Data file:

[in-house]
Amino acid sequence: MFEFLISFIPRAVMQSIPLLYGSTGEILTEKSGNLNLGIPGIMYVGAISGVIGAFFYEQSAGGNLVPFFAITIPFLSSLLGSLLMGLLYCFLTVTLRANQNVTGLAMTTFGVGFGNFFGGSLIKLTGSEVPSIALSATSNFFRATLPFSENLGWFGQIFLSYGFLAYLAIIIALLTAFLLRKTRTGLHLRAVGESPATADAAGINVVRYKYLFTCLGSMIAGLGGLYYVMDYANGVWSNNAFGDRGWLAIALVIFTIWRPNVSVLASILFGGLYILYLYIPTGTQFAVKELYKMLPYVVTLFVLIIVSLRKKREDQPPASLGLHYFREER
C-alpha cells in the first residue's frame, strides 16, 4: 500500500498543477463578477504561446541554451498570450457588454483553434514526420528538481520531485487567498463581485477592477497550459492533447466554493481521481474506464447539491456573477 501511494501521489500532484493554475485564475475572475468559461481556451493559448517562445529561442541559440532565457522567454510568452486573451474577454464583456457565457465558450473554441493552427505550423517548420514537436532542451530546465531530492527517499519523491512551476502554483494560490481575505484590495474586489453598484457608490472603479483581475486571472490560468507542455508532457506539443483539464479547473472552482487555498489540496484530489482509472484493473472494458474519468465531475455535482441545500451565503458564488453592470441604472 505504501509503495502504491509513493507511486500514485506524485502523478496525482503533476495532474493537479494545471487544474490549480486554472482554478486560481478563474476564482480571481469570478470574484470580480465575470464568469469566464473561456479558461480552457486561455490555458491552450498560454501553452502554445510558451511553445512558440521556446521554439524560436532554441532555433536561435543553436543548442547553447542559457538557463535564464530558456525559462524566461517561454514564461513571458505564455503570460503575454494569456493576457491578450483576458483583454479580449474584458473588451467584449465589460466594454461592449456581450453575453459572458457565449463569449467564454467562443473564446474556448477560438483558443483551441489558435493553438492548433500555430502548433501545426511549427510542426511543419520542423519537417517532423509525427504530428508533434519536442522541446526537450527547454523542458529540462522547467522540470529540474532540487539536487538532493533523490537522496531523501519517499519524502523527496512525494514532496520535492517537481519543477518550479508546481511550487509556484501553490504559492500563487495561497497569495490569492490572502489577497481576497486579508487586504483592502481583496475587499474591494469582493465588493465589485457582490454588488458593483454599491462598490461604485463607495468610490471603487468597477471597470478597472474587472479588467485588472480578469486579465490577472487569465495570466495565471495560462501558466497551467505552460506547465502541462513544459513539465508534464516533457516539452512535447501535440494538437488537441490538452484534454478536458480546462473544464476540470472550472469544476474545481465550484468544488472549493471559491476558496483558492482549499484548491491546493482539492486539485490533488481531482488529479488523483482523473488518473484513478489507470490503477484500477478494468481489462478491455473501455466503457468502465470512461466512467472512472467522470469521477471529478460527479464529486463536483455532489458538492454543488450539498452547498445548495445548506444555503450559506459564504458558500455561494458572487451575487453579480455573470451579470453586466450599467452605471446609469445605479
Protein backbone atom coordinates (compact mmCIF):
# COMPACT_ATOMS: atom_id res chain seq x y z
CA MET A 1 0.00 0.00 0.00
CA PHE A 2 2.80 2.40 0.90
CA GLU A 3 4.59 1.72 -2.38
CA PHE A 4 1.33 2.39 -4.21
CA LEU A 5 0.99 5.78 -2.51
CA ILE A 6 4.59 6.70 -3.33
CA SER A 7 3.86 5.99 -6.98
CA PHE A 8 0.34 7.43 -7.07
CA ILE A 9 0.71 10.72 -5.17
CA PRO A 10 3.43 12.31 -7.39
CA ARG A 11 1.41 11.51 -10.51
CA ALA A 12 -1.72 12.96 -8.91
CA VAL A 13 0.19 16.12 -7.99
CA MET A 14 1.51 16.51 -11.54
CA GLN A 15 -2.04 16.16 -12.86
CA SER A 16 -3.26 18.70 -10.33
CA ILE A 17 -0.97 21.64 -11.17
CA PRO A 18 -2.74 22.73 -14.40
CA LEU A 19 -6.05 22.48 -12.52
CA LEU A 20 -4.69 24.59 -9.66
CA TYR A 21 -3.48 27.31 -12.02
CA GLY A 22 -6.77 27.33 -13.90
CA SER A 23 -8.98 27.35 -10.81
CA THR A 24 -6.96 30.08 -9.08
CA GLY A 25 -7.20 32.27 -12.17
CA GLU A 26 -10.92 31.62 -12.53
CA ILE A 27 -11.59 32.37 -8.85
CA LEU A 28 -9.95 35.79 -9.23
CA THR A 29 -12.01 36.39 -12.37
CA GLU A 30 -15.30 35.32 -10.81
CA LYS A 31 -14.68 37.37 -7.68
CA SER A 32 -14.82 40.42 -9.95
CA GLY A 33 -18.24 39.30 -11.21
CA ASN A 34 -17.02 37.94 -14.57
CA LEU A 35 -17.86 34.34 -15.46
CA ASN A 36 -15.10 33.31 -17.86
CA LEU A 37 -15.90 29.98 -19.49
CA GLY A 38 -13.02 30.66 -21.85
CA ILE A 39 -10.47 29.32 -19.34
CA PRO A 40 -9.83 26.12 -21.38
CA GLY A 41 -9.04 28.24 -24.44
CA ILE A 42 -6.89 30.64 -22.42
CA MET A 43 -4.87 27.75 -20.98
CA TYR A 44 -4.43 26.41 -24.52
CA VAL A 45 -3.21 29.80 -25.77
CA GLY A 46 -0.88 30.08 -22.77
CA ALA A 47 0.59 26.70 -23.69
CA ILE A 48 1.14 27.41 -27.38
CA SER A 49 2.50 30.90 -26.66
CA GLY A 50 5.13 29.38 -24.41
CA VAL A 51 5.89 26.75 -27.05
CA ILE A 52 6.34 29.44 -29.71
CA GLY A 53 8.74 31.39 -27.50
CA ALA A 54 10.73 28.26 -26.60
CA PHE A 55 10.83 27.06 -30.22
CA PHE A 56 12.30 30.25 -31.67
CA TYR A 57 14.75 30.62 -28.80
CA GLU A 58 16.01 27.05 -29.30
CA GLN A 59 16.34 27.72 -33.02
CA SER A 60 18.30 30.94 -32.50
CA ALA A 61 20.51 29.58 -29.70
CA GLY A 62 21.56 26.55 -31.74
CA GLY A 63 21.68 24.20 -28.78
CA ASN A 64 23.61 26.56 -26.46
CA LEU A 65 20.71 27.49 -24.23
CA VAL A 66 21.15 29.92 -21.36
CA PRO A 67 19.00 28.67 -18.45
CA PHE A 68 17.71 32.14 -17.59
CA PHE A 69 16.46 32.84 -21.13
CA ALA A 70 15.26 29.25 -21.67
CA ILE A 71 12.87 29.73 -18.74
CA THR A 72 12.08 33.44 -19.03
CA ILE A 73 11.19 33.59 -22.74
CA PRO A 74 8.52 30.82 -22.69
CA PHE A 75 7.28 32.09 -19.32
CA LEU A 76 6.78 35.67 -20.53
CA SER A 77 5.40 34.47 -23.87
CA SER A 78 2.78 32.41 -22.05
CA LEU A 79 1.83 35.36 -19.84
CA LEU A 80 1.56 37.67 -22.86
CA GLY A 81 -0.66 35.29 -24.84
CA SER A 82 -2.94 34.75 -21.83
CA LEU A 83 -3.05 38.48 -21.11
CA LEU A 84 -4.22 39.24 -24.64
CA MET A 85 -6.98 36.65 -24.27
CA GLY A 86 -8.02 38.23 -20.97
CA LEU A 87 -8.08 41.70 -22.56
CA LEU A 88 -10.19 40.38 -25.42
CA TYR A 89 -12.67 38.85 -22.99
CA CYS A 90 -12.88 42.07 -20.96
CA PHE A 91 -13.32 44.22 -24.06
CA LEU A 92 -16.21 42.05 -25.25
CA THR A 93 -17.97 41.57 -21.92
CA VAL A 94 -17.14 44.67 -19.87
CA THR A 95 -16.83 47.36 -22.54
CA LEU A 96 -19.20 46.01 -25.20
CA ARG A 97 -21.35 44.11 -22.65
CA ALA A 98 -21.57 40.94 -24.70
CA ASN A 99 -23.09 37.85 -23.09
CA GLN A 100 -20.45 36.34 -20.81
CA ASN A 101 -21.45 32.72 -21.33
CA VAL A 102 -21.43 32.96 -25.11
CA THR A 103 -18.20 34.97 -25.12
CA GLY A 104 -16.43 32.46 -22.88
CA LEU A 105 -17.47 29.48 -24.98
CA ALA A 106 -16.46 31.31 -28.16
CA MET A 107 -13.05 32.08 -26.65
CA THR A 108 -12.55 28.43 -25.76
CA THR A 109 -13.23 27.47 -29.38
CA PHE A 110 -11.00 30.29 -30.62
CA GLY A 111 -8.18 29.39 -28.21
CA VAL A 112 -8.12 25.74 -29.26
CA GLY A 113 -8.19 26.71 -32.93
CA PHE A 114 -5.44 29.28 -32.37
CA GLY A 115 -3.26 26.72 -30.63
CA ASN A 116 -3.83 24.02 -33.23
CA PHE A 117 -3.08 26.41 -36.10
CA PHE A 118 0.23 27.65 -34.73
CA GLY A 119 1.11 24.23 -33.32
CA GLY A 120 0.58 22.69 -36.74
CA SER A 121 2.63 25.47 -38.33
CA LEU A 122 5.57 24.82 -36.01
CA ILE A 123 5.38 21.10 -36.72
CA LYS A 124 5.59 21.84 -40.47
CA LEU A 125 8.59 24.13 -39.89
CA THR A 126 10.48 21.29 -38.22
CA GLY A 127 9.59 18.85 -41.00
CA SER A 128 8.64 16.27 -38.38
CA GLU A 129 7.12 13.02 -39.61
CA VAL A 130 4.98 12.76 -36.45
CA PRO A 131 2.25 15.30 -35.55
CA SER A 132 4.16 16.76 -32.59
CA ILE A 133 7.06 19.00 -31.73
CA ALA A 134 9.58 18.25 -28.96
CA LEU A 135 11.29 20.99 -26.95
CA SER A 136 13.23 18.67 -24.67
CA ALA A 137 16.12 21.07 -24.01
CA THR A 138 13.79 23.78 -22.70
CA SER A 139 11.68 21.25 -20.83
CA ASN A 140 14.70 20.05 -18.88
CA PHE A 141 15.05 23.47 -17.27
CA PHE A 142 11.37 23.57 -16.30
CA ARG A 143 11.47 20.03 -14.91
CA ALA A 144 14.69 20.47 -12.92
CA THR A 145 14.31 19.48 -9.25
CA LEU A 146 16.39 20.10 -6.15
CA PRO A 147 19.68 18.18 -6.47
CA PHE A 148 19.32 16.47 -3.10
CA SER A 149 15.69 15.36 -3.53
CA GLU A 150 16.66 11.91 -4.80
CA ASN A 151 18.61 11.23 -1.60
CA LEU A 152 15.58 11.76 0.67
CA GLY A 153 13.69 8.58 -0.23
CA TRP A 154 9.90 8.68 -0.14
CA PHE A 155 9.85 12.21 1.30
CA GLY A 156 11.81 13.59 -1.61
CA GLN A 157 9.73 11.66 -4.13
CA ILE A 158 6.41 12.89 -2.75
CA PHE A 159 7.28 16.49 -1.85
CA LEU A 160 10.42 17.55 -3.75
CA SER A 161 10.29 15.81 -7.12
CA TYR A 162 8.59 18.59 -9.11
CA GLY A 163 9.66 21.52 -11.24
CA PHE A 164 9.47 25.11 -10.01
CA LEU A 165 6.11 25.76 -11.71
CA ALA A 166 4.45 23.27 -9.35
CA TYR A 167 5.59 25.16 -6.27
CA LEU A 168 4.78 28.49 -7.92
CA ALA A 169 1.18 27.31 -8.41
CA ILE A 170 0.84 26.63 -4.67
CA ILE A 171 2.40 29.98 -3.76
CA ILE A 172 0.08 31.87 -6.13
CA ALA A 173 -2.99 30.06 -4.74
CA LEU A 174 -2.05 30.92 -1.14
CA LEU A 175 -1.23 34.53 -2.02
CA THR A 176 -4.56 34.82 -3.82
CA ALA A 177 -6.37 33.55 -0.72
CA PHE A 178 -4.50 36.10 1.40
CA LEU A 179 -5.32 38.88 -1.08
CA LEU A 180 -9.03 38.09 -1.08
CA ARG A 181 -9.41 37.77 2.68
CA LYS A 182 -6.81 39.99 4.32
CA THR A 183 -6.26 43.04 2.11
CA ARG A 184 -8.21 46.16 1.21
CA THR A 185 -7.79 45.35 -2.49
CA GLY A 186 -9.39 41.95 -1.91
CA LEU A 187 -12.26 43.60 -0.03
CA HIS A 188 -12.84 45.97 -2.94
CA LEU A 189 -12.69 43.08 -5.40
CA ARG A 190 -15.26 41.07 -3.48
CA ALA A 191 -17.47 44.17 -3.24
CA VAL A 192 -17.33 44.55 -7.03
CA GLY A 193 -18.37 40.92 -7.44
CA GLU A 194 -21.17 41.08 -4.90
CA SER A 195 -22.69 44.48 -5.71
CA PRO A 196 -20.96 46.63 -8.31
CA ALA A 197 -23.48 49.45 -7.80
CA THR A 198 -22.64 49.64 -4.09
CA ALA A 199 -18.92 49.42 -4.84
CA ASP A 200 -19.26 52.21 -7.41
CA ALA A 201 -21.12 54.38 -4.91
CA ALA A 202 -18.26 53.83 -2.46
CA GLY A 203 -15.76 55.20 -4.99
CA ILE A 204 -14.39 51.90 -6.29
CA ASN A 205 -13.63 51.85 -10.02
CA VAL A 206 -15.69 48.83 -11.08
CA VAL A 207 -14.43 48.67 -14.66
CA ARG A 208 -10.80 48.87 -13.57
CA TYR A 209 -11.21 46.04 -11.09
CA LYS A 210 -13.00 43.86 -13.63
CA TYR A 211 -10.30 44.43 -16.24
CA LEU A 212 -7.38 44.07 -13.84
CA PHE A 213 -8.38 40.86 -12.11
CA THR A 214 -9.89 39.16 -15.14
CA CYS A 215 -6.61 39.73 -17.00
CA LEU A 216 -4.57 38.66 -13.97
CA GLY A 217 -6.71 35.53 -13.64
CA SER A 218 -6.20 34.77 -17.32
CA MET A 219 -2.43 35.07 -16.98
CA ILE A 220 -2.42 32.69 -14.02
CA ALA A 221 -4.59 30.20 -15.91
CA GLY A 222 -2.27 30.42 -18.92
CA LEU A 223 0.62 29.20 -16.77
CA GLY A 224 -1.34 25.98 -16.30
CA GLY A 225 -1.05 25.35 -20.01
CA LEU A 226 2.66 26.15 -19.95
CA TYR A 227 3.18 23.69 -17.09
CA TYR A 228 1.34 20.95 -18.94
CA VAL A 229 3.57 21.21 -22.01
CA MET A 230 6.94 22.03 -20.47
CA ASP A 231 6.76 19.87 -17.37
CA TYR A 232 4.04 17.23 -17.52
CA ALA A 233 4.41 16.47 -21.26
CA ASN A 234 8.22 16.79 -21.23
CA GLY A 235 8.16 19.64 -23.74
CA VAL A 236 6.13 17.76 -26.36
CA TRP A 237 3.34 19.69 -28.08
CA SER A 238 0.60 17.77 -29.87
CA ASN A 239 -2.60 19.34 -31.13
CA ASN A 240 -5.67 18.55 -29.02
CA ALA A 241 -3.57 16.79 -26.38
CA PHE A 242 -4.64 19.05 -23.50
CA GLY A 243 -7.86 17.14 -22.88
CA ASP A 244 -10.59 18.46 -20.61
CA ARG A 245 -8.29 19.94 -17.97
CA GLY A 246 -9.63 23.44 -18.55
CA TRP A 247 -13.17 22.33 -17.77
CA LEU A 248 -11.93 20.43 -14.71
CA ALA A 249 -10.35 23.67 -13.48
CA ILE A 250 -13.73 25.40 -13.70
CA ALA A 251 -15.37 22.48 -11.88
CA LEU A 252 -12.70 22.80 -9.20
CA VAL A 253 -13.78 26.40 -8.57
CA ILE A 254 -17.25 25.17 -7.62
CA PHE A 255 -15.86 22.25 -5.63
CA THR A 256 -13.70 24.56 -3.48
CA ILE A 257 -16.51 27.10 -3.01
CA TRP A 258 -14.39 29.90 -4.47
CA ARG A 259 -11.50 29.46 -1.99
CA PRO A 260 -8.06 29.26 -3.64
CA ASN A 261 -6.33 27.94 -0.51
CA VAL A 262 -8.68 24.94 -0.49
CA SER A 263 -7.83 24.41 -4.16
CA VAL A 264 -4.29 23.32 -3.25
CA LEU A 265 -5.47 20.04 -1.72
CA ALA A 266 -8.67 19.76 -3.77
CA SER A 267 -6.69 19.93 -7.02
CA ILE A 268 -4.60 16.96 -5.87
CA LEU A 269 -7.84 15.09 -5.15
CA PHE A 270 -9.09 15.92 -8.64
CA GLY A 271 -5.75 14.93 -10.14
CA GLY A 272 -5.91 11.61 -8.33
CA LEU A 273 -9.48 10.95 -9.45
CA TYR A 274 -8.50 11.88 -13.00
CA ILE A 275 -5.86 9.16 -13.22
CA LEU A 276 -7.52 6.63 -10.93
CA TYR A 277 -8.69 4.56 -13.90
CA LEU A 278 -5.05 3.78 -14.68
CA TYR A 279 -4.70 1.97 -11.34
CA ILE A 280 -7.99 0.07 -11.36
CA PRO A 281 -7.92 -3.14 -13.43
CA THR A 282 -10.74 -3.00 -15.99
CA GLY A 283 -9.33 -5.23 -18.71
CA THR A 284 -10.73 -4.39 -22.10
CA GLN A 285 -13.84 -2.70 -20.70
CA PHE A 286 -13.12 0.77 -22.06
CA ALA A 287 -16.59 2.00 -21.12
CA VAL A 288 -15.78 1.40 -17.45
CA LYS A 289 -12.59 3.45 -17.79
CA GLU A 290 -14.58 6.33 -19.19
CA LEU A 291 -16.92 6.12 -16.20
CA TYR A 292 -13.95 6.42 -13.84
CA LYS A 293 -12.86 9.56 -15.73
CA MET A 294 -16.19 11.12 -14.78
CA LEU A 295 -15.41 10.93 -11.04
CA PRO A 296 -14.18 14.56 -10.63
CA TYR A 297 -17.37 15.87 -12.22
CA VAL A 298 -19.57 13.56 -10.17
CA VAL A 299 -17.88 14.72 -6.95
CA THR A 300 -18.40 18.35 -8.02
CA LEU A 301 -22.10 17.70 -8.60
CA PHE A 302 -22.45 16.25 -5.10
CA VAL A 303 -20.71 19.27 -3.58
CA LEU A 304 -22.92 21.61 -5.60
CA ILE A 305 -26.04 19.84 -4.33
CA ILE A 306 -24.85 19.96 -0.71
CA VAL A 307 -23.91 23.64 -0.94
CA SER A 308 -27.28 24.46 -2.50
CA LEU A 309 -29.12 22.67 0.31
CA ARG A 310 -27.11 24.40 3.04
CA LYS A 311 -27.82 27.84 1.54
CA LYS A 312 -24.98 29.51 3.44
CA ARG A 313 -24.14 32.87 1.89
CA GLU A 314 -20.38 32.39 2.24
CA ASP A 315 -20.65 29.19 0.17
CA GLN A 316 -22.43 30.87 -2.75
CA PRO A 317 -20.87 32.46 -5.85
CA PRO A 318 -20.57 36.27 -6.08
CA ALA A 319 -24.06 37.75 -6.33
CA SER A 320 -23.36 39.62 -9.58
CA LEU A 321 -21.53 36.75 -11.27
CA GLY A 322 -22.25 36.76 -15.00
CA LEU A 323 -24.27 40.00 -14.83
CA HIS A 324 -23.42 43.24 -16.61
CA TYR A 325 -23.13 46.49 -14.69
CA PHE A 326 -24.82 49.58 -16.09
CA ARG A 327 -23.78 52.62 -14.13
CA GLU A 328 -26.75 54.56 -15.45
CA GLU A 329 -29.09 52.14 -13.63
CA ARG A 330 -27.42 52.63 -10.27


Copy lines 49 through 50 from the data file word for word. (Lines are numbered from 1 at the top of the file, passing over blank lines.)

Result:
CA TYR A 44 -4.43 26.41 -24.52
CA VAL A 45 -3.21 29.80 -25.77